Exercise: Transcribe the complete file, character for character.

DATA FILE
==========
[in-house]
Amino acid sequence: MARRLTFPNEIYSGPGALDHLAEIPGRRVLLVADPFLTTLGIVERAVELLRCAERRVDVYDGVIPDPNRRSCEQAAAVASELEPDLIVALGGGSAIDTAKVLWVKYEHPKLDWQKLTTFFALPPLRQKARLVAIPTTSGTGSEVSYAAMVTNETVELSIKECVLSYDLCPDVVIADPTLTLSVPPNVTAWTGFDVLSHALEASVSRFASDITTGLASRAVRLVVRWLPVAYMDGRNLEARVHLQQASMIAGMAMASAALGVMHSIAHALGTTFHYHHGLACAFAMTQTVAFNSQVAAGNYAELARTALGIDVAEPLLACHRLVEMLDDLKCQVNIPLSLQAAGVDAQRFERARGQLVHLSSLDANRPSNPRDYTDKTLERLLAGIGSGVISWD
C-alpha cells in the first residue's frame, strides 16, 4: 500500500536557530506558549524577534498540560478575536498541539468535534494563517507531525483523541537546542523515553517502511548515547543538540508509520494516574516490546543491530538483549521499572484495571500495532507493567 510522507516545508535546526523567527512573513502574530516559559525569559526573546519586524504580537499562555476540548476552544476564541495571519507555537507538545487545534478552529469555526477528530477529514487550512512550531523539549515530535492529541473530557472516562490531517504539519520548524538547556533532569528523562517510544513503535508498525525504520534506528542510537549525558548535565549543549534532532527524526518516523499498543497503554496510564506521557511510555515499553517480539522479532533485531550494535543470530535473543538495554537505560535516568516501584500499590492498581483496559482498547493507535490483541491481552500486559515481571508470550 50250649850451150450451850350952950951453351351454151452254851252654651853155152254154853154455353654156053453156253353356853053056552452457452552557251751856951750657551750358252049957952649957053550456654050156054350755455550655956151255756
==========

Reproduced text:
[in-house]
Amino acid sequence: MARRLTFPNEIYSGPGALDHLAEIPGRRVLLVADPFLTTLGIVERAVELLRCAERRVDVYDGVIPDPNRRSCEQAAAVASELEPDLIVALGGGSAIDTAKVLWVKYEHPKLDWQKLTTFFALPPLRQKARLVAIPTTSGTGSEVSYAAMVTNETVELSIKECVLSYDLCPDVVIADPTLTLSVPPNVTAWTGFDVLSHALEASVSRFASDITTGLASRAVRLVVRWLPVAYMDGRNLEARVHLQQASMIAGMAMASAALGVMHSIAHALGTTFHYHHGLACAFAMTQTVAFNSQVAAGNYAELARTALGIDVAEPLLACHRLVEMLDDLKCQVNIPLSLQAAGVDAQRFERARGQLVHLSSLDANRPSNPRDYTDKTLERLLAGIGSGVISWD
C-alpha cells in the first residue's frame, strides 16, 4: 500500500536557530506558549524577534498540560478575536498541539468535534494563517507531525483523541537546542523515553517502511548515547543538540508509520494516574516490546543491530538483549521499572484495571500495532507493567 510522507516545508535546526523567527512573513502574530516559559525569559526573546519586524504580537499562555476540548476552544476564541495571519507555537507538545487545534478552529469555526477528530477529514487550512512550531523539549515530535492529541473530557472516562490531517504539519520548524538547556533532569528523562517510544513503535508498525525504520534506528542510537549525558548535565549543549534532532527524526518516523499498543497503554496510564506521557511510555515499553517480539522479532533485531550494535543470530535473543538495554537505560535516568516501584500499590492498581483496559482498547493507535490483541491481552500486559515481571508470550 50250649850451150450451850350952950951453351351454151452254851252654651853155152254154853154455353654156053453156253353356853053056552452457452552557251751856951750657551750358252049957952649957053550456654050156054350755455550655956151255756